An argument in favor of an office for the presbuteros can be made from the word presbuterion. Lexically, there is support for a distinct office or body (Please see footnotes for references) which represents these officers. With presbuterion, there are essentially two meanings:

  1. Office, body, college, assembly, council of elders, “body of eldership.”
  2. Council or Senate of Jews (Sanhedrin), Christian Church, or any body.

There are two references of presbuterion in the N.T.:

  1. 1 Timothy 4:14- “. . . hands of the presbytery (presbuterion).”
  2. Acts 22:5- “. . . and all the estate of the elders (presbuterion).”

In Acts 22:5, the context is referring to the Jewish Sanhedrin, so definition two would apply. In 1 Timothy 4:14, the context is the Christian Church, not the Jewish body, so it is likely that it refers to the body of elders (definition one).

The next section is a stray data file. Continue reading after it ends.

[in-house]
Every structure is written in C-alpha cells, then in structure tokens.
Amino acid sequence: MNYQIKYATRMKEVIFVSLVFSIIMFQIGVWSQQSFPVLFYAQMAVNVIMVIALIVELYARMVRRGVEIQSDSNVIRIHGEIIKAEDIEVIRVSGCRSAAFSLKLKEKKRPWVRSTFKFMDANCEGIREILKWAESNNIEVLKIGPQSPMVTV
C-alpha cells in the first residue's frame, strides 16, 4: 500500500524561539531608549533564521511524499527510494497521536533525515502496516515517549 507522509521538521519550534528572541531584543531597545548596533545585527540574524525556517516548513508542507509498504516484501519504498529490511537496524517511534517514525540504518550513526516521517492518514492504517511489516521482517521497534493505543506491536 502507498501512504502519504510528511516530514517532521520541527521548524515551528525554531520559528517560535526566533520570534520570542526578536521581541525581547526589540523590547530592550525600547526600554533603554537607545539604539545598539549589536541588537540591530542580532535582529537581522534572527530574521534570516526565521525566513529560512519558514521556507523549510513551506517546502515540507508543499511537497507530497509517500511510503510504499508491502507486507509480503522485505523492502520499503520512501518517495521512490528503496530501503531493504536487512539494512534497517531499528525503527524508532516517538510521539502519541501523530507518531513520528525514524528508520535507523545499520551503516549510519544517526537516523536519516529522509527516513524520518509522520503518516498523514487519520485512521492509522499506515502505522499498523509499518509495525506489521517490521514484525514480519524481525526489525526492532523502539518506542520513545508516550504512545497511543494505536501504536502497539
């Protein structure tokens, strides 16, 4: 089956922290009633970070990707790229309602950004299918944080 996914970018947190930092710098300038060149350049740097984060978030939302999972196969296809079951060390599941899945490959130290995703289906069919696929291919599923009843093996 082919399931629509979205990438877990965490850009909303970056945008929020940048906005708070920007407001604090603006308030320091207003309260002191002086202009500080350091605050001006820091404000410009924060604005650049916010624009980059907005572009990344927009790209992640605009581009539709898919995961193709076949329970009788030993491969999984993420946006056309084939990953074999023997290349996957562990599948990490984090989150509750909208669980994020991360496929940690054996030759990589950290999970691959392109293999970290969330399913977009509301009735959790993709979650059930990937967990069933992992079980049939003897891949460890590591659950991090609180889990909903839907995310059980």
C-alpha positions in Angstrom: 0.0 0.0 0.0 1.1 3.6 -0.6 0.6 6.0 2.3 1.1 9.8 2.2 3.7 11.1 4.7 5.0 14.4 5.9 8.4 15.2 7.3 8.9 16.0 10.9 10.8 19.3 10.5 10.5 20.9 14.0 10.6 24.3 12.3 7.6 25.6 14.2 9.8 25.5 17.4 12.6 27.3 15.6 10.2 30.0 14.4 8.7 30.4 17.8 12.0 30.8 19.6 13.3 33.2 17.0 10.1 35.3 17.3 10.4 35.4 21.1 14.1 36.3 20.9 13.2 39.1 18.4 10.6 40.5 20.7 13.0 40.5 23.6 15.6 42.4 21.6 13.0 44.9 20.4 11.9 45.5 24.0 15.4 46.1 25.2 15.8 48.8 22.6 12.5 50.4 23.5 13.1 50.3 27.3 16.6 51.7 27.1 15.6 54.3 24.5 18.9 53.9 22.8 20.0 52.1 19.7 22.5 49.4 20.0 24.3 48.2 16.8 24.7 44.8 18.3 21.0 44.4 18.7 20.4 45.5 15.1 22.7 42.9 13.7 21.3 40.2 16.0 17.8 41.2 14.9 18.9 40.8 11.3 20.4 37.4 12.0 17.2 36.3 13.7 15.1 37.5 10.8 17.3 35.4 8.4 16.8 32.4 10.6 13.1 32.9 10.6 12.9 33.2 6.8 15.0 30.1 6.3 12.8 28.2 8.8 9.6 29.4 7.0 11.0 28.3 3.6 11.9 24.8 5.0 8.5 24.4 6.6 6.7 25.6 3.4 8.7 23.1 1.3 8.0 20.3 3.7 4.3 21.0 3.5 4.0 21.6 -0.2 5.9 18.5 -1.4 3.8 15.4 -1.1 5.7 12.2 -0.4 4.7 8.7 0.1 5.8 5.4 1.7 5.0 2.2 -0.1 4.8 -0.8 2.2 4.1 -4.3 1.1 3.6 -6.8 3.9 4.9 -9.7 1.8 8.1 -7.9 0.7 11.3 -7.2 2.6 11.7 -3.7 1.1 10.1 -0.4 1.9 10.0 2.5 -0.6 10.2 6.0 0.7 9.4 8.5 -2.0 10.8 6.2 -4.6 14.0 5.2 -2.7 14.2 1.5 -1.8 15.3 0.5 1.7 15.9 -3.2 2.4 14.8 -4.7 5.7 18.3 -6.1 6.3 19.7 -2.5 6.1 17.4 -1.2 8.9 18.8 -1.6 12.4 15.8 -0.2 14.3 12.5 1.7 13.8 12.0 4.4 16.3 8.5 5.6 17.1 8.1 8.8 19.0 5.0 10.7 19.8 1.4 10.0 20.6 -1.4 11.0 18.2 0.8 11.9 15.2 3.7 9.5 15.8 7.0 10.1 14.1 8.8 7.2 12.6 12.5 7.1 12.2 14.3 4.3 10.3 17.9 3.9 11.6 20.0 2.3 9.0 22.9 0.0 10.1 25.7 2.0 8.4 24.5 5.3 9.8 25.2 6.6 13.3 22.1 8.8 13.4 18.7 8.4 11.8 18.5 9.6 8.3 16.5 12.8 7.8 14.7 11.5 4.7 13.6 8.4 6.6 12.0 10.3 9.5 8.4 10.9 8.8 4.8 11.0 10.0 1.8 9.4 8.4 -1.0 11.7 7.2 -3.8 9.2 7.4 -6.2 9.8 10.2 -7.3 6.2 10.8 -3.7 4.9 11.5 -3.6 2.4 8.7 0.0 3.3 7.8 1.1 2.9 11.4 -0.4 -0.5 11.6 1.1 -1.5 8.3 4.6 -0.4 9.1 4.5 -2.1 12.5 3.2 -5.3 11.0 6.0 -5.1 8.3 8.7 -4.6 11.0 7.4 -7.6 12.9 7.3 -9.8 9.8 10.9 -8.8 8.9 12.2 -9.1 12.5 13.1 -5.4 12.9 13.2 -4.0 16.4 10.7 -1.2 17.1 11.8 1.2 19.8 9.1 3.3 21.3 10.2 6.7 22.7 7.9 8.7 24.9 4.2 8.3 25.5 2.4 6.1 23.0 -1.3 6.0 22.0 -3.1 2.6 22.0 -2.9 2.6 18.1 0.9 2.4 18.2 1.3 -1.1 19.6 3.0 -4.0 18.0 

C. The names of the words themselves indicate they are offices, not functions:

For this study, we have been looking at presbuteros and episkopos as nouns. If these words indicated a “function” rather than an office, they would be represented by a verb or an adjective. For example, episkopeo is the verb “to look diligently.” While there are adjectival and verbal forms of these words, we have only been focusing on those represented by a noun.

D. Presbuteros and episkopos are referenced in different situations and with other offices:



Acts 14:23 “ordained elders in every church”

Phil. 1:1 “with the bishops and the deacons”

Acts 15:2,4,6 “the apostles and elders”

1 Tim. 3:2 “a bishop must be blameless”

Acts 20:17 “called the elders of the church”

Acts 25:15 “chief priests and elders”

Titus 1:5 “ordain elders in every city”